Dairy industry working its way through avian flu cases

Dairy Cow (Photo courtesy of ARS.)

The whirlwind of news that a highly pathogenic avian flu has afflicted several dairy herds in Texas and Kansas spread quickly, and it is an evolving story, according to veterinarians and dairy experts alike.

The good news, according to Dr. Jan Jardon, a dairy Extension veterinarian at Iowa State University, is that precautions are in place to protect the nation’s milk supply. Jardon and other experts spoke on a March 26 webinar hosted by the Extension and Outreach Dairy Team of Orange, City, Iowa.

Another piece of good news was that nearby beef cattle have not shown any of the signs of the disease, officials said.

Texas Agriculture Commissioner Sid Miller received confirmation from United States Secretary of Agriculture Tom Vilsack and the Animal and Plant Health Inspection Service that the mystery disease has been identified as a strain of Highly Pathogenic Avian Influenza.

March 25 tests were positive

As of Monday, March 25, unpasteurized, clinical samples of milk from sick cattle collected from two dairy farms in Kansas and one in Texas, as well as an oropharyngeal swab from another dairy in Texas, have tested positive for HPAI, according to officials.

Additional testing was initiated on March 22, and in the following days producers have also reported finding deceased wild birds on their properties. Based on findings from Texas, the incidences of disease detected appear to have been introduced by wild birds. Initial testing by the National Veterinary Services Laboratories in Ames, Iowa, did not find any evidence that the virus is transmissible to humans, which would indicate that risk to the public of catching the disease remains low.

“There is no threat to the public, and there will be no supply shortages,” Miller said. “No contaminated milk is known to have entered the food chain; it has all been dumped. In the rare event that some affected milk enters the food chain, the pasteurization process will kill the virus.”

Kansas officials said initial testing has not found changes to the virus that indicate mammal-to-mammal transmission.

Collaboration on task

Jardon said land-grant universities throughout the Plains states and the U.S. Department of Agriculture are working together and sharing information. He understands the importance of determining the cause and how HPAI spreads. It is likely to be a process that will take an extended period of time, he said, noting that he could not put a more specific timeline on it.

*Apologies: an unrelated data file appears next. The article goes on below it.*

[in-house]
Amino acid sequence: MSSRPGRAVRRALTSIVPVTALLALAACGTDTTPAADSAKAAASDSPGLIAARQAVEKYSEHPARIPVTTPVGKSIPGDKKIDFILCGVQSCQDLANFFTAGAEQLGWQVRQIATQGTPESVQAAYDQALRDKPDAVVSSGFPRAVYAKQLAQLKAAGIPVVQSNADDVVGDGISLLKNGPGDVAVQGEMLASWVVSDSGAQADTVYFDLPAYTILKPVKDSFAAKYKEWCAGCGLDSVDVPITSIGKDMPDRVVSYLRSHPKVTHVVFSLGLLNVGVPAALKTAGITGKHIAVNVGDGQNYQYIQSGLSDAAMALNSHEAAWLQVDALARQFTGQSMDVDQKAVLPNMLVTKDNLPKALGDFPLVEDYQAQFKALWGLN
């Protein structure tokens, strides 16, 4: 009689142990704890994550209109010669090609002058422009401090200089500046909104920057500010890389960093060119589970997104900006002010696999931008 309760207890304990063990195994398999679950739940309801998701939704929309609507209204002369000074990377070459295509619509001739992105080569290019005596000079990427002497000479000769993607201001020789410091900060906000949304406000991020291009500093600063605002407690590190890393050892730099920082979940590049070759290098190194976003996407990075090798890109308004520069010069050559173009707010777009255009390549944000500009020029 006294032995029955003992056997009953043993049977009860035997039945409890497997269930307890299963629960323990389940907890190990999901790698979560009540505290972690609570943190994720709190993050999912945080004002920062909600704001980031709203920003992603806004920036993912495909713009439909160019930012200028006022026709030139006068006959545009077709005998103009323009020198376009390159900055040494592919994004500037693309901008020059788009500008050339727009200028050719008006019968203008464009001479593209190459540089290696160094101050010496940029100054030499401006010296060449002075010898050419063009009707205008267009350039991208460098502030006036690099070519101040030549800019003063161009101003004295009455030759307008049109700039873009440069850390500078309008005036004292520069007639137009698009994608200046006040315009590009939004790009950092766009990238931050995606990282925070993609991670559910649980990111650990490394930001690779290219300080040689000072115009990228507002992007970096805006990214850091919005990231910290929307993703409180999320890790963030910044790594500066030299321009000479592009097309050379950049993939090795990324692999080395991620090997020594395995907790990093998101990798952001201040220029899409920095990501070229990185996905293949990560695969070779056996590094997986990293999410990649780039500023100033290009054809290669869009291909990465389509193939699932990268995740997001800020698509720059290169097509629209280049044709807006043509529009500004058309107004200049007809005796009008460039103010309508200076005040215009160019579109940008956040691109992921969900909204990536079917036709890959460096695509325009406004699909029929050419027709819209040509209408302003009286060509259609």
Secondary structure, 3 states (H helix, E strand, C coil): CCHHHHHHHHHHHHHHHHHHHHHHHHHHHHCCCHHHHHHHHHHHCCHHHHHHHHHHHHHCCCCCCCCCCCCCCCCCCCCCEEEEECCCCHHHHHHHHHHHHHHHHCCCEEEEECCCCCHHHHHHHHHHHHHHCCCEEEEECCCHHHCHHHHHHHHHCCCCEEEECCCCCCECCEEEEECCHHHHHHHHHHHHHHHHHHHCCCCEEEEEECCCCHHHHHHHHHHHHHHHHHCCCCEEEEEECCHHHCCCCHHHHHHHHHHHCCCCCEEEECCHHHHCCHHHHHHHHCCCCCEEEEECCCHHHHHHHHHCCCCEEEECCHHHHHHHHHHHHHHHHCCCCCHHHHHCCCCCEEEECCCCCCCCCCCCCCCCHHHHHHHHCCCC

Because the Texas dairies were located near the panhandle, there were concerns that the Smokehouse Creek fire could have changed the travel patterns of migrant birds. Those on the call said whether the fire could have done so is a valid question, but it will take time to determine the answers. Speakers said it was important to share information but not to share misinformation.

Speakers on the webinar and information provided by state animal health departments both urged producers to work closely with their veterinarians.

Dr. Jeff Kaisand, Iowa’s state veterinarian, said producers need to review their biosecurity plan with their employees.

Signs of animal stress include depressed milk production and thickened milk, Jardon said. A cow might or might not have a fever. Stools may be tacky and dehydrated or loose.

No known cases of mortality

Dairy producers have reported signs of illness in cows, but there are no known cases of cow mortality from the HPAI. Employees at the dairies have also shown no signs of illness.

Kaisand said it is essential that dairy operators work closely with herd veterinarians, particularly if animals are coming in from another farm. A quarantine process needs to be followed based on the herdsman’s veterinarian’s recommendation.

He reiterated the importance of staying informed.

“Get your information from a trusted source,” Kaisand said. “We’ll get through this.”

U.S. Sen. Roger Marshall, a Kansas Republican and a member of the Senate Agriculture Committee, said his office will continue to monitor any disease spread, but he believes the proper protocol is being followed.

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“I want to relay that from the information we have received there is not a human health concern,” Marshall said. “Our dairymen work closely with veterinarians to monitor the health of their livestock and to ensure any sick cows are cared for and are not being milked for human consumption. All milk for sale at local grocery stores has also been pasteurized, which is effective against influenza.”

Watch for stray grain

Dairy producers were urged to minimize stray grain that can serve as a feed source for birds. While migratory birds are often cited as the instigator of avian flu, the virus has carried over into domestic poultry herds. Even when infected poultry are removed, it is possible the virus can stay intact.

A goat in Minnesota that contracted HPAI has died. Minnesota’s Board of Animal Health said the infected goat shared the same pasture and pond as poultry, according to David Brown, a University of Missouri Extension small-ruminant specialist. The Minnesota goats were tested after the producer noticed unusual deaths in newborn goats. The goat lived on the same farm where there had been an outbreak of HPAI in February.

Dave Bergmeier can be reached at 620-227-1822 or [email protected].